Last week, we looked at the hardening tag. Today we are going back on a specific question : Does an established SSL connection mean a line is really secure?
Why did we pick up this question? Because almost everyone has heard of SSL, but many are not sure how it works and what it is used for.
Well, the first thing we need to talk about is history of the protocol.
Secure Sockets Layer
The Secure Sockets Layer (SSL) is a cryptographic protocol – now renamed to Transport Layer Security (or TLS). This protocol is designed to create eavesdropping-proof and tampering-proof communication over the Internet and other untrusted networks.
Originally developed by Netscape, the protocol came out in 1995 with its 2.0 version (1.0 was never publicly released). But SSL 2.0 came with some serious security flaws, which included a Man in the Middle vulnerability, which could allow an attacker to sit in the middle of an encrypted communication, unknown to either end, and decrypt the traffic. A new version was released in 1996 as SSL 3.0. The next step of the standard is SSL 3.1 also named TLS 1.0. Only a few improvements were made for this version, but enough to make TLS 1.0 and SSL 3.0 incompatible. The current version of TLS is the 1.2 release from 2008.
So what is it used for? Well many people use it on a regular basis. In fact, TLS is used on many websites to provide the HTTPS connections. But it can also encapsulate other protocols, like FTP, SMTP, NNTP or XMPP. You can even use it to secure an entire VPN as with OpenVPN.
So is it secure?
The question can’t be answered as is. It depends…
First thing to rule out is that you are not using SSL < 3.0 versions. Since they all showed flaws they should not be used now.
Secondly we must ensure the implementation is correct. This question discusses the SSL TLS Renegotiation Vulnerability which is present in some browser versions.
Next we must make sure the connection is using encryption. What? Yes: TLS supports a mode of NULL encryption.
From curiosity I’ve looked in the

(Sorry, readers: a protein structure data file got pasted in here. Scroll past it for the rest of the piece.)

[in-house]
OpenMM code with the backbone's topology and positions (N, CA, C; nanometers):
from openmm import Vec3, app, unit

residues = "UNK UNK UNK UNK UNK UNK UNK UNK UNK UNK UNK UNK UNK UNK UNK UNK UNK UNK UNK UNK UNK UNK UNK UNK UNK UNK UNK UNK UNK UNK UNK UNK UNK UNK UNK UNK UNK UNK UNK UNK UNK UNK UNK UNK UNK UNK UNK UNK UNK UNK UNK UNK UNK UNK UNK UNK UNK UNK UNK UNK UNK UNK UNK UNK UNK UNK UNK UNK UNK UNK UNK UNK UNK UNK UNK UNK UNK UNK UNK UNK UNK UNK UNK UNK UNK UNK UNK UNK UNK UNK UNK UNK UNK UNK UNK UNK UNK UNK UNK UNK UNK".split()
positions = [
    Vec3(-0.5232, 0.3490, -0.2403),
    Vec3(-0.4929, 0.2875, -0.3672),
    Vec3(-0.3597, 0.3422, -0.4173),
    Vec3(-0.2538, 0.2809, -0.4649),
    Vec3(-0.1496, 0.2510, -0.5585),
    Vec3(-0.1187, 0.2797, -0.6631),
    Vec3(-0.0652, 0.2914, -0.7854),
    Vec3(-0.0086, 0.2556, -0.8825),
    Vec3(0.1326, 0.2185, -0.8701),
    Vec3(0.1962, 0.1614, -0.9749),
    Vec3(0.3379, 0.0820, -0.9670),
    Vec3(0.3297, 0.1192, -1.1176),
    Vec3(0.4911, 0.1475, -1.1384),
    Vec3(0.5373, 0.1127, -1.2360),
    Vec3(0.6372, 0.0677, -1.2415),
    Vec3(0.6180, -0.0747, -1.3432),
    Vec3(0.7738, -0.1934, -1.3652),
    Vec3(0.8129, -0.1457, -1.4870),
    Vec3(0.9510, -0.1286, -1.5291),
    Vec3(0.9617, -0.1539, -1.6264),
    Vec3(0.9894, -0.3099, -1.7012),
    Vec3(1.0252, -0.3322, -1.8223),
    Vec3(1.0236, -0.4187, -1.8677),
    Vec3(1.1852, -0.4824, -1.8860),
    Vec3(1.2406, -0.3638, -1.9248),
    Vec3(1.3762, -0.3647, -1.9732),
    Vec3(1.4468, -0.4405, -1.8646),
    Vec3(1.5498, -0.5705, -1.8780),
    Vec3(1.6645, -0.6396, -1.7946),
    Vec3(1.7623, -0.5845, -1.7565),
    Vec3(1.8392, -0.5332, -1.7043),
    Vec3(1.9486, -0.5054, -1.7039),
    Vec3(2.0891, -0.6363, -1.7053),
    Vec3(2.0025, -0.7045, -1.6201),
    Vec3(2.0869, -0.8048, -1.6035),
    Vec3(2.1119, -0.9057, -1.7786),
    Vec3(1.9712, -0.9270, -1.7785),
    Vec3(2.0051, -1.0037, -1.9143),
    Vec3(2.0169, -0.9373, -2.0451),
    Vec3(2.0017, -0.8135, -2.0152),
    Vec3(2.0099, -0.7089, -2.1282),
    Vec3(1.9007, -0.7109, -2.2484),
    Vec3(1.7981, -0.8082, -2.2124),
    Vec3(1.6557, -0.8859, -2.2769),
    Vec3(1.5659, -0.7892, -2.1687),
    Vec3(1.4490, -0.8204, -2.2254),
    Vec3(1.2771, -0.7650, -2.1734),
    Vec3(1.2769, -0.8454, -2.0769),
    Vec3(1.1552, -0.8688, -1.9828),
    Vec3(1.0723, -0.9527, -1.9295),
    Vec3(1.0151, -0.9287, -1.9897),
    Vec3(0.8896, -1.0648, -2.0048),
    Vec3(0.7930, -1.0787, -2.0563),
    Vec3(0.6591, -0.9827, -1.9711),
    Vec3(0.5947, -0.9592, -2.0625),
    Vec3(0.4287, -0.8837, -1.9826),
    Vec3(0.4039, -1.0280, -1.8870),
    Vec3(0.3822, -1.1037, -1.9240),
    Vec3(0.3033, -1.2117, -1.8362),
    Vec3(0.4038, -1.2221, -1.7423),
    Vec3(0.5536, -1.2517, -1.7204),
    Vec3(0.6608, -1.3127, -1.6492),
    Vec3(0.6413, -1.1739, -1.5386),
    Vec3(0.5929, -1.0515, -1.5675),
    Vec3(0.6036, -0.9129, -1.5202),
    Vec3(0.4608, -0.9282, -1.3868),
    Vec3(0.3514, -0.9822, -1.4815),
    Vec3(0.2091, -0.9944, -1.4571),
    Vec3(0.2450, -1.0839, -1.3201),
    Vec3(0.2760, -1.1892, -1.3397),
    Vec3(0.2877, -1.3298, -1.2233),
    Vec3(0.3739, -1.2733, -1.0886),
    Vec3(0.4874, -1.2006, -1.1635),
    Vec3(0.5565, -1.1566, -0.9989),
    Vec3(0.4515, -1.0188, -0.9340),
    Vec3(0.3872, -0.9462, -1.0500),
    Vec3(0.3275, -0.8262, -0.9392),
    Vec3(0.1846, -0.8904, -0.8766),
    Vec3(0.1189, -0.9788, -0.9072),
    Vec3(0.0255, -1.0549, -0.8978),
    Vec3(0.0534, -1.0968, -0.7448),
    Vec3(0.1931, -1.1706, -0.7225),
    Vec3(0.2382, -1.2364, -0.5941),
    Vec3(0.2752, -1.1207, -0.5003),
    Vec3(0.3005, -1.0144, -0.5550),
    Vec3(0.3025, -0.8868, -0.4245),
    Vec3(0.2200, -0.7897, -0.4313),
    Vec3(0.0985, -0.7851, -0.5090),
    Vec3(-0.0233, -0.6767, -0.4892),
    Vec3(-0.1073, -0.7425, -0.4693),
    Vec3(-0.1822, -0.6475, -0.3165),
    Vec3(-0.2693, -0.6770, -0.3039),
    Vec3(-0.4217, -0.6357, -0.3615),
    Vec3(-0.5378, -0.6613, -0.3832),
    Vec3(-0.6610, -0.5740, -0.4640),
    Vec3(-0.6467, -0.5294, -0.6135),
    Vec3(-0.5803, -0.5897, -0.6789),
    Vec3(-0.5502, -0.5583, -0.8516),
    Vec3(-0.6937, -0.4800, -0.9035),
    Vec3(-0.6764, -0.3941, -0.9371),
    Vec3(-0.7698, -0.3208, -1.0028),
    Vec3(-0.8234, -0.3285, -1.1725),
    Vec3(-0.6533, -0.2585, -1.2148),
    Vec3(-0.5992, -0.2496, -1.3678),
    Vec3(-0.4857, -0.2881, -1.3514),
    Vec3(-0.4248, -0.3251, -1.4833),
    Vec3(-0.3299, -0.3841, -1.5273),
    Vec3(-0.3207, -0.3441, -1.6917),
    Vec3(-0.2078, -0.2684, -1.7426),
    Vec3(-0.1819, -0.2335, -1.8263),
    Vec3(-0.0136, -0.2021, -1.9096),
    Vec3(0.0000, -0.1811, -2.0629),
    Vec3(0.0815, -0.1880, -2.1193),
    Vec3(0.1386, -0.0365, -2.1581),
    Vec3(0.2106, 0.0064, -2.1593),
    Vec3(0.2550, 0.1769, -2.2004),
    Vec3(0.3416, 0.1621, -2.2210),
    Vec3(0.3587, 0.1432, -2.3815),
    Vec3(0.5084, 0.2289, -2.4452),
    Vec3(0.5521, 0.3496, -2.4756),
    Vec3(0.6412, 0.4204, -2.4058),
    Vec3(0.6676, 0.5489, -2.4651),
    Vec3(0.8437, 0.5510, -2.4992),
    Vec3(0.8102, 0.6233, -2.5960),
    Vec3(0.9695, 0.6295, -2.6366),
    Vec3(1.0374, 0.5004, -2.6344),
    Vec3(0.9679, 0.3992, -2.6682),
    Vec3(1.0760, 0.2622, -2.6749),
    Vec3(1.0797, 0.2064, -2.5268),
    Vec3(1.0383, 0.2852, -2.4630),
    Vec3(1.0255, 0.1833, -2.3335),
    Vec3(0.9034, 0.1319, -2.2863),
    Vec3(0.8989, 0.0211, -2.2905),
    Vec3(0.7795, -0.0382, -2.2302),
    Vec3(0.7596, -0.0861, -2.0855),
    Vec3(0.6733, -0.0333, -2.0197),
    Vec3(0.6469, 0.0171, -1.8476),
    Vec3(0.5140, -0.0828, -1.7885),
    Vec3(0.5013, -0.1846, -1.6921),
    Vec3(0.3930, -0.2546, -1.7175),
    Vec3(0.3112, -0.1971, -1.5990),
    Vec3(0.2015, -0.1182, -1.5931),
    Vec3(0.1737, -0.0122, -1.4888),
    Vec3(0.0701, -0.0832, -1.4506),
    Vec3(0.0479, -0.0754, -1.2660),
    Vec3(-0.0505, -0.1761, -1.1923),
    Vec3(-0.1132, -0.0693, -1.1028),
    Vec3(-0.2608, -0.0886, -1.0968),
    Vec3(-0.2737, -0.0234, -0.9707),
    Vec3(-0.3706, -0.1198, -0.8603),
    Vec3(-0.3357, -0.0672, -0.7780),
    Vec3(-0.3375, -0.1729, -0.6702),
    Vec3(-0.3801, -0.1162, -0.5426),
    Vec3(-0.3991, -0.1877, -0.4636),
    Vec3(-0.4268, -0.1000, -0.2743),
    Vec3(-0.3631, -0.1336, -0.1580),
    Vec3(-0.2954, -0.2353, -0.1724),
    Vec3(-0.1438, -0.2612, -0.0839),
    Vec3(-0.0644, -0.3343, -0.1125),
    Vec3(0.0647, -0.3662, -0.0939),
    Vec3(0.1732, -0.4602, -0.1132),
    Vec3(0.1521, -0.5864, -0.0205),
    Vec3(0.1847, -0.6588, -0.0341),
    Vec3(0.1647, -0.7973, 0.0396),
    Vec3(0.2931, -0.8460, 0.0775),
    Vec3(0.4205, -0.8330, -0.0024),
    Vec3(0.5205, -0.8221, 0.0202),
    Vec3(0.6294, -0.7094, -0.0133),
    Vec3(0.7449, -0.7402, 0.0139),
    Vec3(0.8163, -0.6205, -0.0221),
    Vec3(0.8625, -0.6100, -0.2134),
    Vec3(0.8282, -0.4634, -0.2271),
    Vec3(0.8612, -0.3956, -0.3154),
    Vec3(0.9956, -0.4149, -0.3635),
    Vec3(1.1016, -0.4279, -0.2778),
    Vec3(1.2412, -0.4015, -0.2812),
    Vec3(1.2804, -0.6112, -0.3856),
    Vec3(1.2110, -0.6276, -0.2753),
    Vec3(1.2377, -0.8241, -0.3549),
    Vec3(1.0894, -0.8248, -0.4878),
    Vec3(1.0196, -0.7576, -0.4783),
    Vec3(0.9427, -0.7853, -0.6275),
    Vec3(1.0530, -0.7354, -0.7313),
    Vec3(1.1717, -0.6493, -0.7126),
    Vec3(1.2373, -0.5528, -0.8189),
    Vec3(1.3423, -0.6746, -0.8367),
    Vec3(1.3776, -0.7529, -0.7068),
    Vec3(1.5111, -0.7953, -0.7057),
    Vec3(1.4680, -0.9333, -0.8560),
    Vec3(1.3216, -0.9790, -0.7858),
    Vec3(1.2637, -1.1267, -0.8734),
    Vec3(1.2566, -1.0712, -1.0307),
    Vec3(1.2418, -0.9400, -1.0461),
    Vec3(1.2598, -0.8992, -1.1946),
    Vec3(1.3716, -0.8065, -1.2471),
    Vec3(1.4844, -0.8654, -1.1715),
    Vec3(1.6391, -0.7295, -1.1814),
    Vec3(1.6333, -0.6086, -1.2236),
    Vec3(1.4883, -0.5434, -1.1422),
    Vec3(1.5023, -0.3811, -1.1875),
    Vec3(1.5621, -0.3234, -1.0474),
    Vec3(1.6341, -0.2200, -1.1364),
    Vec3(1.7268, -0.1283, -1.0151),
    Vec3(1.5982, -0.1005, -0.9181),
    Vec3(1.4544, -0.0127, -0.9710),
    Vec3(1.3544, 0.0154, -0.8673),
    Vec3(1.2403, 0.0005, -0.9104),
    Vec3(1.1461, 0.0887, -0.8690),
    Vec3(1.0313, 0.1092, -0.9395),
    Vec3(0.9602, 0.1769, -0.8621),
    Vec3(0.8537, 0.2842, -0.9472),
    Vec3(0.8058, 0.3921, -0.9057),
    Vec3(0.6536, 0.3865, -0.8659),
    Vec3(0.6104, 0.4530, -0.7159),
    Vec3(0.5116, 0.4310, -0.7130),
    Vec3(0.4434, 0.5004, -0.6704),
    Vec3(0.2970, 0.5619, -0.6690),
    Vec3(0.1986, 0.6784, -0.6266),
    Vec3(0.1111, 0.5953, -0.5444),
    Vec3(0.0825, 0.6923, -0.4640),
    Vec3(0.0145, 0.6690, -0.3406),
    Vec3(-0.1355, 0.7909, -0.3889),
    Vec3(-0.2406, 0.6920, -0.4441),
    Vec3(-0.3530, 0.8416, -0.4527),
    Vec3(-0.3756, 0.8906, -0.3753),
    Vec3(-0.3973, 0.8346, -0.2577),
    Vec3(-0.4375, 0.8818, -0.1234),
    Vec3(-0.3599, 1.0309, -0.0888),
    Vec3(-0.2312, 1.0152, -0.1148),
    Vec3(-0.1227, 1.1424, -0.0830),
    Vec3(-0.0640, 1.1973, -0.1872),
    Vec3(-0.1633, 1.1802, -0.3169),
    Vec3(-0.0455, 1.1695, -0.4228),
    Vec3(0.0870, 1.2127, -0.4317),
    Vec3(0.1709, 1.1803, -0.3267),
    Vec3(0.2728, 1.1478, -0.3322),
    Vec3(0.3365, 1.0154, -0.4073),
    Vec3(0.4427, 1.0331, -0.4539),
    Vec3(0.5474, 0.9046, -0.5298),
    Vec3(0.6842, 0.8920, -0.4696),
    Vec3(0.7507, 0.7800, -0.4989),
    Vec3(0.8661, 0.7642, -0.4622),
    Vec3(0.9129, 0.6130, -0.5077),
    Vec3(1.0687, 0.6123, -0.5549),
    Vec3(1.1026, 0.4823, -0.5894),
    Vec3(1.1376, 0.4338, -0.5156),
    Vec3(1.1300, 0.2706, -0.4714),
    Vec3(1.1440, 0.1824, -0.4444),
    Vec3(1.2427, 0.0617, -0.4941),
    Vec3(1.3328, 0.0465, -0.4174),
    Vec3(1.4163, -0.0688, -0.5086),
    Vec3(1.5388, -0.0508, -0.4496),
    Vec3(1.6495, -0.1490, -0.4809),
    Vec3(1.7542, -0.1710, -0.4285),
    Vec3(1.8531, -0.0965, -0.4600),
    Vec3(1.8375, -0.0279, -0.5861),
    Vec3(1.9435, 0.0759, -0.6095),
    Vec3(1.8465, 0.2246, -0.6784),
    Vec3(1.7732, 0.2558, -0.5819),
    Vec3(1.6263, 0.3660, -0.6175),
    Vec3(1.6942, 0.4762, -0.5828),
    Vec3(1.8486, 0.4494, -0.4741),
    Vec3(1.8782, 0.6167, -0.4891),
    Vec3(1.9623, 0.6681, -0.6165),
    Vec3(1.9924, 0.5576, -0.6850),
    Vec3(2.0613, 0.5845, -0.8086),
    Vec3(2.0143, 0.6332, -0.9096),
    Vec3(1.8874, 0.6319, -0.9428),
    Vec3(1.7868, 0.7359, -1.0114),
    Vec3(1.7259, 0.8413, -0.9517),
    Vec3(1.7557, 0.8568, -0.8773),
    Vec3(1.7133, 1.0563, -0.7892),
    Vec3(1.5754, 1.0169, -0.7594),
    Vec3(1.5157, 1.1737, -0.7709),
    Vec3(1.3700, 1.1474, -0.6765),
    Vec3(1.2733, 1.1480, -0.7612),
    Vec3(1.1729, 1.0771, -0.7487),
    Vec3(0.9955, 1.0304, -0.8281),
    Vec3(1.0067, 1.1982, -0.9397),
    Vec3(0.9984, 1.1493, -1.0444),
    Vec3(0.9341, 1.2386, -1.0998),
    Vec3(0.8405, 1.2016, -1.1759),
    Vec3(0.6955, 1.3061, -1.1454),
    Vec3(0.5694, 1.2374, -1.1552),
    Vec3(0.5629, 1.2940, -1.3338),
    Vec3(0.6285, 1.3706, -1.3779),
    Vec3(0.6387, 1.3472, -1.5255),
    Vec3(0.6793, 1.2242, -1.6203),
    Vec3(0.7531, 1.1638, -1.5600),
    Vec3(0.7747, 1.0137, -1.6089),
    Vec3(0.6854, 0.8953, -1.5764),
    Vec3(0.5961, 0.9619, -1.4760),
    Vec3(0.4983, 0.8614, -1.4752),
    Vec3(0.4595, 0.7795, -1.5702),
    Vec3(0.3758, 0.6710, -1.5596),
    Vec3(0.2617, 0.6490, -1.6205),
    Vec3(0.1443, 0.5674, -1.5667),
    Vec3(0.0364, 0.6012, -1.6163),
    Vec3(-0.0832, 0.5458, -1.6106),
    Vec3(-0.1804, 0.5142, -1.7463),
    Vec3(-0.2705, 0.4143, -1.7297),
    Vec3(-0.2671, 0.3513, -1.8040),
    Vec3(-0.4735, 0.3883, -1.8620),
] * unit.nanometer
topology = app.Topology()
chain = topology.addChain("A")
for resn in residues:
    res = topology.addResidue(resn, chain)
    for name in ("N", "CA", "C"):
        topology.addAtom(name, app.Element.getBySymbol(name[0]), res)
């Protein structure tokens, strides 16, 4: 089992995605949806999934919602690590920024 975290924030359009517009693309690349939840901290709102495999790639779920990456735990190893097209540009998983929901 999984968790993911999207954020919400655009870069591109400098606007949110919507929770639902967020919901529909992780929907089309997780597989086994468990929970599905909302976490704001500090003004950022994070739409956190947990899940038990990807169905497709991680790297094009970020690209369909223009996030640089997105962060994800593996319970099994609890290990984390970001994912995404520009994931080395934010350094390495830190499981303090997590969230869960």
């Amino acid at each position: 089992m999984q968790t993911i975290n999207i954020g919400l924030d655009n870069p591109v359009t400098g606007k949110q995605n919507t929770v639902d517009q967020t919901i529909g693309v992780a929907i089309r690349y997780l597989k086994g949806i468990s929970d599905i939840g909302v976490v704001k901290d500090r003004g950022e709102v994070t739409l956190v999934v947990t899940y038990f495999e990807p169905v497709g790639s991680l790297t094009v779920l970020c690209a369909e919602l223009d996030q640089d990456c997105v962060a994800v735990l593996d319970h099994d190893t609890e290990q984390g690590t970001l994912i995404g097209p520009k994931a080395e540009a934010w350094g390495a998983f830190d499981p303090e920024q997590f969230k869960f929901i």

about:config page of Firefox 5.x. Be relieved, all ssl2 settings and null encryption mode are disabled.
And finally you need to check that the connection has been established with regard to the protocol. You may be curious on what you could have done not to respect the protocol, let me explain:
The connection is established in multiple steps called a handshake.
- The client connects, and if it requires a secure connection it sends a list of supported ciphers.
- The server picks a cipher from the list (Usually the first in the client list which is compatible with the server list, not necesarrily the strongest), then it notifies the client.
- The server also sends back its identification, packed into a digital certificate. This certification contains the asymmetric public key of the server and it is signed by a Certificate authority.
- The client MAY contact this Certificate Authority to confirm the validity of the server’s public key. This is very important, but the cost of online verification makes it impractical. So usually, the browser embeds Certificate Authority public key to perform an online check of the server’s certificate.
- To generate the session keys, the client encrypts a random number using the server’s public key. Asymmetric cryptography makes deciphering the number without the private key infeasible.
- Now the client and the server have a shared secret they can use to derive the keys for the actual connection.
One of the key point in this scenario is the verification of the Certificate. Did you ever connect to a site and see your browser pop up a message about the certificate? Did you read the message? Usually those kind of security warning are here to tell you that the server certificate has expired, or that it is not signed by a trusted authority.
Theses warnings are critical! You may be subject to a man in the middle attack. By clicking : go to this site anyway, you are giving your browser the express command to trust the certificate you were presented. But, unless you had verified it from the Certificate Authority yourself and decided it should be trusted, you could have accepted a forged certificate by a compromised authority. Your connection is then no longer secure.
Does this means that respecting the protocol ensures your security? Well yes.
Provided you made all the verifications, and as AviD said in the today’s featured question:
While there are some mostly theoretical attacks on the cryptography of SSL[TLS], from my PoV its still plenty strong enough for almost all purposes, and will be for a long time.
But I should ponder that yes the connection is secure. And even if we will not turn into paranoiacs of security, one should always ask oneself what the server will be doing with the data provided. It is a good thing to send data on a secured connection, but this has no meaning if the other endpoint forwards them on unsecured lines.